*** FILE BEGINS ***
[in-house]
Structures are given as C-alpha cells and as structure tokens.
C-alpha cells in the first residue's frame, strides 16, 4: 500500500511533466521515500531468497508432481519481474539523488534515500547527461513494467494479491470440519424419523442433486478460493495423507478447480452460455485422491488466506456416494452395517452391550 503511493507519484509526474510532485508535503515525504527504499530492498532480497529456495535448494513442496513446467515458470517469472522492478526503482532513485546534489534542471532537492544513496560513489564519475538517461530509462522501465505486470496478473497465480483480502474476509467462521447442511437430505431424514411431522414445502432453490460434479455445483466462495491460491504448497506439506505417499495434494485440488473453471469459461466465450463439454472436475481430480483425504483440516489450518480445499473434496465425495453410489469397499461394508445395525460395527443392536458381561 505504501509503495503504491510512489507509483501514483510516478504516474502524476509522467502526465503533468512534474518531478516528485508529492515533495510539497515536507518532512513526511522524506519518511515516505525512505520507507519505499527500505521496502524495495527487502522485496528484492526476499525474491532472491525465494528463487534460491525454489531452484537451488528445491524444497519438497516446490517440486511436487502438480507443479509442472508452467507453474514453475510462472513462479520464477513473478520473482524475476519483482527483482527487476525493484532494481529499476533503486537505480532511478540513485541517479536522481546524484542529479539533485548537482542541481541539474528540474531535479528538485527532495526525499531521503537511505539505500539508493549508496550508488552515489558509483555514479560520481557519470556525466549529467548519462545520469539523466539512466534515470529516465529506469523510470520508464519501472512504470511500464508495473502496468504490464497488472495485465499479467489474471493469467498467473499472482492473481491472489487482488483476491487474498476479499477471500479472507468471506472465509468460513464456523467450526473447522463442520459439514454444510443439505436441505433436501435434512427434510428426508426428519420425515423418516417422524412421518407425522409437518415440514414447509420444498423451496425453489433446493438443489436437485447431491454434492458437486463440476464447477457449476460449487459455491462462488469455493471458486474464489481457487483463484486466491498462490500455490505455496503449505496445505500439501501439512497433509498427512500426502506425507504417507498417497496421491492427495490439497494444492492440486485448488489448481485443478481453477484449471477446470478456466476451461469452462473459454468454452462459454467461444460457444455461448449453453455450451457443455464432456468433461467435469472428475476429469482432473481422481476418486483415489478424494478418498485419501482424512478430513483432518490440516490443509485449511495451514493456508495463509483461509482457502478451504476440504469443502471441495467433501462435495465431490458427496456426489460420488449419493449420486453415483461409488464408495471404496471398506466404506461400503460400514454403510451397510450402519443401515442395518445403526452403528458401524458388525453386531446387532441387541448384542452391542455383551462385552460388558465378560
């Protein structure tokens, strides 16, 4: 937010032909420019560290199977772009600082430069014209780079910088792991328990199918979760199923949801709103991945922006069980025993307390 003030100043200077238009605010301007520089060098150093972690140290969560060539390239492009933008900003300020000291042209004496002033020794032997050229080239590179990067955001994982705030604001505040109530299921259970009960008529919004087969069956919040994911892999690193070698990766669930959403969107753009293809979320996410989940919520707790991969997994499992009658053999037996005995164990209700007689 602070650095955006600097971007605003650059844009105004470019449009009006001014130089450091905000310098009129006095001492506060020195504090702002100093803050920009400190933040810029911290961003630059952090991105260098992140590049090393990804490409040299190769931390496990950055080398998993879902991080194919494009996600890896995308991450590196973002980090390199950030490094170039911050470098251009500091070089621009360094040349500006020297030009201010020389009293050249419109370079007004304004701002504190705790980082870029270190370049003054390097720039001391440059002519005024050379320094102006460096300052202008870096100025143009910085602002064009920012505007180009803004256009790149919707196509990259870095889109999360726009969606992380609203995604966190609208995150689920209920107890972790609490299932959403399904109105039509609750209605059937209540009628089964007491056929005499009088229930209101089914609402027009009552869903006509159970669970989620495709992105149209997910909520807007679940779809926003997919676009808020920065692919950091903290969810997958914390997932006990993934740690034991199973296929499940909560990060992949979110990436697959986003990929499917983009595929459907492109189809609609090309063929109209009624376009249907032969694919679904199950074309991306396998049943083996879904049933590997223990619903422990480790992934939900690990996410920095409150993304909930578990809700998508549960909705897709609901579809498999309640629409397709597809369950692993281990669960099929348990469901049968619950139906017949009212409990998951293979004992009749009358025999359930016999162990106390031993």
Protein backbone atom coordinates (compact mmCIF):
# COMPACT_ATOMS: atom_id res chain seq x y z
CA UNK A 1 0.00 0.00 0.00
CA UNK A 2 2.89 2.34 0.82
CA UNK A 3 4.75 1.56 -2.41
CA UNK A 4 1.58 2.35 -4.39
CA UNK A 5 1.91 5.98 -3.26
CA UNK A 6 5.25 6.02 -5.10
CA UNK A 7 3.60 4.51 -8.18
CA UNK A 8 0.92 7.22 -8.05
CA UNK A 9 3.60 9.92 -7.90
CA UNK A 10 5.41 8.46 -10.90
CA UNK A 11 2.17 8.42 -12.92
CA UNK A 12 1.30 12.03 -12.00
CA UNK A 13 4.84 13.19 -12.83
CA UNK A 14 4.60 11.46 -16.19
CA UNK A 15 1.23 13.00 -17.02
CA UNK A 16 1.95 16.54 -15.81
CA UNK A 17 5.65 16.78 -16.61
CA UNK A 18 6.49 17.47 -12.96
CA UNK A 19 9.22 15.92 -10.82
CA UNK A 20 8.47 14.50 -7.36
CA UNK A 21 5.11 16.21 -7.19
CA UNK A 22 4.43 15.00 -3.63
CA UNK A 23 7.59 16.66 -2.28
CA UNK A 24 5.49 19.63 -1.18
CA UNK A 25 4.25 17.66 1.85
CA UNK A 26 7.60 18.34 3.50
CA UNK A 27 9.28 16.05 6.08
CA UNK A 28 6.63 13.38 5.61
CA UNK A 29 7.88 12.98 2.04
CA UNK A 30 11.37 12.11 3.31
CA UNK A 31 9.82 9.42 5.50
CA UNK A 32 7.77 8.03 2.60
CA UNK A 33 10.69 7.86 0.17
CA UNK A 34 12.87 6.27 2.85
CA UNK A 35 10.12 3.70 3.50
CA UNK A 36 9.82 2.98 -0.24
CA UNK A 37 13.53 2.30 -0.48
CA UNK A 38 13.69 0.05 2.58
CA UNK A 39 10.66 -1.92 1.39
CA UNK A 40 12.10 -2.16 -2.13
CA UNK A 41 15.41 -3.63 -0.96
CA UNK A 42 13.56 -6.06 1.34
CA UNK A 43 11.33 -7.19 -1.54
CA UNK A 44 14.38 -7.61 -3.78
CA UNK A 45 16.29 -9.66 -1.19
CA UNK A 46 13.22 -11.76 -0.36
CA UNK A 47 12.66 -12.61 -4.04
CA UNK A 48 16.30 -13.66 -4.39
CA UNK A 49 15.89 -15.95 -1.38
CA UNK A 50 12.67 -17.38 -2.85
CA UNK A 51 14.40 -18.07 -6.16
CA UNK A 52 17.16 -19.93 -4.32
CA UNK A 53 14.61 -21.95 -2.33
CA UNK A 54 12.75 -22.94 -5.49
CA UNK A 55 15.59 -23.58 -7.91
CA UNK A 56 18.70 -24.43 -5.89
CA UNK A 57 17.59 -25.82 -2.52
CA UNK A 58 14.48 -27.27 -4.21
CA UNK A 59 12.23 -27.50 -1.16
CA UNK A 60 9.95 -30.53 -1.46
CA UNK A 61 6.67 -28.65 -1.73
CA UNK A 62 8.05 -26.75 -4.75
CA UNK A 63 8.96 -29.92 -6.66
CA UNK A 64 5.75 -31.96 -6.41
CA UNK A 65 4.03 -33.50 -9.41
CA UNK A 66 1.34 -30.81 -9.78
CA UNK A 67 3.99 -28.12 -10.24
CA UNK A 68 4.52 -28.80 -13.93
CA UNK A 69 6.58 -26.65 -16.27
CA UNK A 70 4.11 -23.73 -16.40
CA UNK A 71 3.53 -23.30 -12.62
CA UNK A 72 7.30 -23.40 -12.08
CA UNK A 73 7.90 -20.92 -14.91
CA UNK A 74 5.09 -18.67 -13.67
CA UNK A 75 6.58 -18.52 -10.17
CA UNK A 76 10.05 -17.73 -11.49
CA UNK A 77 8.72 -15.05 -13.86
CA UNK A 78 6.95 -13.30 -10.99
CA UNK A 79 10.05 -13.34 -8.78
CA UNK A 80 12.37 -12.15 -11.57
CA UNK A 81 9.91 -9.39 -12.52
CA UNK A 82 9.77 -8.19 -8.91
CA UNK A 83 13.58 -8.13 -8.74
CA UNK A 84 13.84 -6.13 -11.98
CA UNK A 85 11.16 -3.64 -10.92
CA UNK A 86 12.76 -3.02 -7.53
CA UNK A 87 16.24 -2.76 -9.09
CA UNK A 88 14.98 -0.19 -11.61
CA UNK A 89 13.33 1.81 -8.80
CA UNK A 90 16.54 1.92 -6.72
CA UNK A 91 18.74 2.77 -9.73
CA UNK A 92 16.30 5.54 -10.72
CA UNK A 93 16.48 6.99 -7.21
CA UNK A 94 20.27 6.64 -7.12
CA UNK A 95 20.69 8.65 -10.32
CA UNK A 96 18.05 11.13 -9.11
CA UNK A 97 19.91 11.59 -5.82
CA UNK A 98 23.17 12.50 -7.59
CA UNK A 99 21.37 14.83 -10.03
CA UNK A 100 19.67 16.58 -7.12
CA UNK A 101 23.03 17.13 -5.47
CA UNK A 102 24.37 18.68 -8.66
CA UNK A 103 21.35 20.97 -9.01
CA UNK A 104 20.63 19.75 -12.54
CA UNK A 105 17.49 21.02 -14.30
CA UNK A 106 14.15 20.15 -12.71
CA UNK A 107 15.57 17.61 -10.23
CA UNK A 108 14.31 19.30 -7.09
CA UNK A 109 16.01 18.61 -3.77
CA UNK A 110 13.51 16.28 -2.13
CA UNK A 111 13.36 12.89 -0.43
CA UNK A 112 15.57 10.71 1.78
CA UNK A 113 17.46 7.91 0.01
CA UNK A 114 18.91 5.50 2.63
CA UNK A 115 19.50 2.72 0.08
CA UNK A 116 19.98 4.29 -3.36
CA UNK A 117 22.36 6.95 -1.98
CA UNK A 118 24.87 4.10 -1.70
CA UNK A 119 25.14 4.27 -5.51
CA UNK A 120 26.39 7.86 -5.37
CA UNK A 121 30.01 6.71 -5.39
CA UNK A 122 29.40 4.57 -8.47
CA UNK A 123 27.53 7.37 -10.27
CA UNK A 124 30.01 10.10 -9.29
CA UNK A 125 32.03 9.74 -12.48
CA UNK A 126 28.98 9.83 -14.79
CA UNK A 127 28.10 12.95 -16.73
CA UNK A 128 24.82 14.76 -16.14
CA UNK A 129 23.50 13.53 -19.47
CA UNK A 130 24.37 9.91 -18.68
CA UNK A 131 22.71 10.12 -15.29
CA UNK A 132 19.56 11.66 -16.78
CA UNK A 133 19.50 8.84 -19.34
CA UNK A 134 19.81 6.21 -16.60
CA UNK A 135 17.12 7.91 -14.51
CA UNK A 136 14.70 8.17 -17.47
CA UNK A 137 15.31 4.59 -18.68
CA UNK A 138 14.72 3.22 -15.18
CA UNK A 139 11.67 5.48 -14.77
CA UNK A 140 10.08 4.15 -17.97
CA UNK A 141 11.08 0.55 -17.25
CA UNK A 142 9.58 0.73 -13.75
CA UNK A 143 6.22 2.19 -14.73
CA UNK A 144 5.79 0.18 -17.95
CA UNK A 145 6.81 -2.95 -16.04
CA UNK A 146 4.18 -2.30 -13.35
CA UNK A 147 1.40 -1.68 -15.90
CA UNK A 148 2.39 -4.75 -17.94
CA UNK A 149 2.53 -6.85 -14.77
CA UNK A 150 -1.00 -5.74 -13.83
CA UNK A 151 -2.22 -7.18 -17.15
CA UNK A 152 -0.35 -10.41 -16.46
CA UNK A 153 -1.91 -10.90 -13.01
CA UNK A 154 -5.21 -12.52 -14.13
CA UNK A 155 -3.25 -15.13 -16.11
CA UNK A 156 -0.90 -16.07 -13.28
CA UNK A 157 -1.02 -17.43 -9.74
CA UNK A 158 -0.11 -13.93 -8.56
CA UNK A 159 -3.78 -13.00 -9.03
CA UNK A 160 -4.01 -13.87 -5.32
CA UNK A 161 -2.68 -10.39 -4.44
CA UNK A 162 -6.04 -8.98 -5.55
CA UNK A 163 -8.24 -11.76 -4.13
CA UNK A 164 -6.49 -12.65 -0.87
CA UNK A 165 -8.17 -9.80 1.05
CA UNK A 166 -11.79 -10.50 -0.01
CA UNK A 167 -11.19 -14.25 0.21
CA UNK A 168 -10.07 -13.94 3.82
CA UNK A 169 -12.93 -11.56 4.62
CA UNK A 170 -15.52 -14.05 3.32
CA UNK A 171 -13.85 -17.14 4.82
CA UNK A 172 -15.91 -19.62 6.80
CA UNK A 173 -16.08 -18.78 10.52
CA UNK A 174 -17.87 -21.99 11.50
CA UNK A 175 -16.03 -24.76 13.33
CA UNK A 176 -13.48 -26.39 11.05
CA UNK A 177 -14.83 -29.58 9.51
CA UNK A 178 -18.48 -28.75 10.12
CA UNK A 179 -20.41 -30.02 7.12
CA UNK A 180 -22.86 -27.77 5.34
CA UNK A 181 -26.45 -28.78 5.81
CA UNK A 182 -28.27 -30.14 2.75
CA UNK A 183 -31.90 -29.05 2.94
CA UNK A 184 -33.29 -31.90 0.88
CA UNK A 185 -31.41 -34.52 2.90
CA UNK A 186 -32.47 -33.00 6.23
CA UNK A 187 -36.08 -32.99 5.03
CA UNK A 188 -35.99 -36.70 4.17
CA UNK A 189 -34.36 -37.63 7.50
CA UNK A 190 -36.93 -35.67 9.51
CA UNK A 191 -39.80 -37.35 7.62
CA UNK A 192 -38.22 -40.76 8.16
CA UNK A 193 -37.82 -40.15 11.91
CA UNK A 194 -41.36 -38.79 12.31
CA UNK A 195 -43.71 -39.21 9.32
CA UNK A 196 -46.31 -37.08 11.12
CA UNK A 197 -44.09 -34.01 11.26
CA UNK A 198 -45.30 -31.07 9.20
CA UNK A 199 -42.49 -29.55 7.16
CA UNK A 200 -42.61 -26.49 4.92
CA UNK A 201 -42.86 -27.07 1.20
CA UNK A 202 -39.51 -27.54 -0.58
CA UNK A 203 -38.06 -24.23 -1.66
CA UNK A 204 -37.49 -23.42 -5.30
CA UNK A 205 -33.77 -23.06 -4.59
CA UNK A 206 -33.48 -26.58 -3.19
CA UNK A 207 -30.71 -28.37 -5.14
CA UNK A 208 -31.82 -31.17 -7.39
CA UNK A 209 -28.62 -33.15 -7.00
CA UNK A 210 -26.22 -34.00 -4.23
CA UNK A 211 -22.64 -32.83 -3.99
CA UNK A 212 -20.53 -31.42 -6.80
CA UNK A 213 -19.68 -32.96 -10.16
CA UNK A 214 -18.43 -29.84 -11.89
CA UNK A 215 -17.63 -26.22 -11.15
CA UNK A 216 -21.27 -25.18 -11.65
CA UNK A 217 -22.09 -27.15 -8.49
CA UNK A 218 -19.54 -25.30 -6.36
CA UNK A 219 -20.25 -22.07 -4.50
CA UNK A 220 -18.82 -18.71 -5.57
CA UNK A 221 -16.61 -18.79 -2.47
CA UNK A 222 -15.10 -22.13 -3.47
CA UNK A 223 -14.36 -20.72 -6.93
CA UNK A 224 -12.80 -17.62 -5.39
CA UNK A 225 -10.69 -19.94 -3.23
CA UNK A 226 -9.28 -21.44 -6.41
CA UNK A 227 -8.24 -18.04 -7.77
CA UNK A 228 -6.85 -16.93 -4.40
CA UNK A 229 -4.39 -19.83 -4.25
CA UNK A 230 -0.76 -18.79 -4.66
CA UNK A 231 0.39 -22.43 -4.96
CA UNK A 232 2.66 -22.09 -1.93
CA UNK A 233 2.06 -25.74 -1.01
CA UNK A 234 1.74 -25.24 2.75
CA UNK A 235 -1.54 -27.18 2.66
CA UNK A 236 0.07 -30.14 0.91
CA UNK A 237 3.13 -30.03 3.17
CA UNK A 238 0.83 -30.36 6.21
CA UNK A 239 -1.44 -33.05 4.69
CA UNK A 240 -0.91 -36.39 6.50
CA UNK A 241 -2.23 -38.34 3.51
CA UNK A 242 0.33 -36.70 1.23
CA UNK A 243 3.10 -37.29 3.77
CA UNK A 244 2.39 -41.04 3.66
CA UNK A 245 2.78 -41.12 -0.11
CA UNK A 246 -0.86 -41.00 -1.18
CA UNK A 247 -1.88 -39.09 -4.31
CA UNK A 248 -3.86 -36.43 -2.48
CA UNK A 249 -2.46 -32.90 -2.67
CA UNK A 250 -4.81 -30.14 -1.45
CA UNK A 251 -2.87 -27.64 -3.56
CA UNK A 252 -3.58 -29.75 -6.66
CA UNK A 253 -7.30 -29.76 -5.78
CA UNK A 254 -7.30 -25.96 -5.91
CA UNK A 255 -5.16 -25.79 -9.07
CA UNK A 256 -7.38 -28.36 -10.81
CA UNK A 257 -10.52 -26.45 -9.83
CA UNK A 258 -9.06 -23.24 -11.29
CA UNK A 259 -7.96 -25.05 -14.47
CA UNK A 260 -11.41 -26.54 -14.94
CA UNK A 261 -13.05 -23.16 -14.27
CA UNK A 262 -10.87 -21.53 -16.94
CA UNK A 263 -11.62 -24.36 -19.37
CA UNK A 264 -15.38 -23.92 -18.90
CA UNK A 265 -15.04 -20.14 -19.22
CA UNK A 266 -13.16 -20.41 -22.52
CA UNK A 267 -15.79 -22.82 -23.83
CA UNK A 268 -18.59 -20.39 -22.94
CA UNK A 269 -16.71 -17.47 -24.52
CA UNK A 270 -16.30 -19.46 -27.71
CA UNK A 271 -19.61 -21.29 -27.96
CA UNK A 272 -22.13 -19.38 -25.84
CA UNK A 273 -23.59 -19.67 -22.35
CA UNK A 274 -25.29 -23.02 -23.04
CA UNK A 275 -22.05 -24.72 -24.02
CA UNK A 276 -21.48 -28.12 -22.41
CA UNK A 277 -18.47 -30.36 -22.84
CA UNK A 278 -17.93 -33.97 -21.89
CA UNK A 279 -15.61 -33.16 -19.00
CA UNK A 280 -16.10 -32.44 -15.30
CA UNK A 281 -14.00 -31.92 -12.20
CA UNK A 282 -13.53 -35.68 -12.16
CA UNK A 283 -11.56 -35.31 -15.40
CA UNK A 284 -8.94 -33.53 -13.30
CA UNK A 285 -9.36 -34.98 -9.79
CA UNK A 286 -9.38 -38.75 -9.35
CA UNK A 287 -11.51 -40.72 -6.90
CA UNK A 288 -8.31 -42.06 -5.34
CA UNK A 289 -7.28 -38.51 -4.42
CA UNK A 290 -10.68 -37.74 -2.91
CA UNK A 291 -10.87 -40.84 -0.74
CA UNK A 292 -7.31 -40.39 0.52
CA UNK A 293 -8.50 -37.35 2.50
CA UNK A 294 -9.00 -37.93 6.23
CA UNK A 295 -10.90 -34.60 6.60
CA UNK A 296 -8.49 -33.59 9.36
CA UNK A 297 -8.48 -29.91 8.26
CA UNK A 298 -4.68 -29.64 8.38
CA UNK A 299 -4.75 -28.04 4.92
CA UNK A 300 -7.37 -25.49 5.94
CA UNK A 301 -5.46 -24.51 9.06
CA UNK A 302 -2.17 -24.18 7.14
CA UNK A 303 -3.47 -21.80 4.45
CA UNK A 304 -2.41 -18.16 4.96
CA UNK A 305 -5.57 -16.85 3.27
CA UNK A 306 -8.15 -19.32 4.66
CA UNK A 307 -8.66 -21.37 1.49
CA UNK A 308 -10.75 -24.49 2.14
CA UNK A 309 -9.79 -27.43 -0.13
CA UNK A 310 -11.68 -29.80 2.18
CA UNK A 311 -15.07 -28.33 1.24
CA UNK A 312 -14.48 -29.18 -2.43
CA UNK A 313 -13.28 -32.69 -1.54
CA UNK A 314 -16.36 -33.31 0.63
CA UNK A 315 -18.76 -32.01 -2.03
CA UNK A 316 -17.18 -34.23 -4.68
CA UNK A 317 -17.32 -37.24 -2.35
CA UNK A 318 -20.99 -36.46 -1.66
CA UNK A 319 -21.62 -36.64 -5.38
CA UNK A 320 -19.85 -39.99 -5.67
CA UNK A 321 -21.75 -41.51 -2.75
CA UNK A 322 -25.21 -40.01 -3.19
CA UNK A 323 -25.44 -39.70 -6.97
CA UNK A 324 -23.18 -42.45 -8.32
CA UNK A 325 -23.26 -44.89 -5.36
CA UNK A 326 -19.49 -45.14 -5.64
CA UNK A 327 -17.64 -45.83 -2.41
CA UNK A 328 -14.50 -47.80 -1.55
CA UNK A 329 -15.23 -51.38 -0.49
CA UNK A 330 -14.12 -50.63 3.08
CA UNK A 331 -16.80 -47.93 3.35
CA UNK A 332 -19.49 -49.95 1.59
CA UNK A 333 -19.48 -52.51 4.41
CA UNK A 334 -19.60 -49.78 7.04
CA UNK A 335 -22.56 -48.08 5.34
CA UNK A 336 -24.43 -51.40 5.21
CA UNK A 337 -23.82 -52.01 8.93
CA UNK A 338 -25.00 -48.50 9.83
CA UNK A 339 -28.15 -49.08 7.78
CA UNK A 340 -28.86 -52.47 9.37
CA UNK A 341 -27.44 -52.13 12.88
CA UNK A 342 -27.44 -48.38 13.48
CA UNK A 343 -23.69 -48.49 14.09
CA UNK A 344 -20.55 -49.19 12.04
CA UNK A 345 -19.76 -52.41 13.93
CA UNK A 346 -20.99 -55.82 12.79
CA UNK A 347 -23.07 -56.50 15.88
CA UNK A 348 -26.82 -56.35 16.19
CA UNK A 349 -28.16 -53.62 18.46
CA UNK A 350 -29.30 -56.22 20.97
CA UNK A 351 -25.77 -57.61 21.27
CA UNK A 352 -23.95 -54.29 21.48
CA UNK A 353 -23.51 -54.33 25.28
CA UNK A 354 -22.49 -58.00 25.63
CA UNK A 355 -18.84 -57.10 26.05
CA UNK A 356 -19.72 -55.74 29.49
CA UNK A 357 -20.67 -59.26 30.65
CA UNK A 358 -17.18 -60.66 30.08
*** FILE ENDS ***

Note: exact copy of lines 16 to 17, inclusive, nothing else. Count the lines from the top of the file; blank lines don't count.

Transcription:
CA UNK A 10 5.41 8.46 -10.90
CA UNK A 11 2.17 8.42 -12.92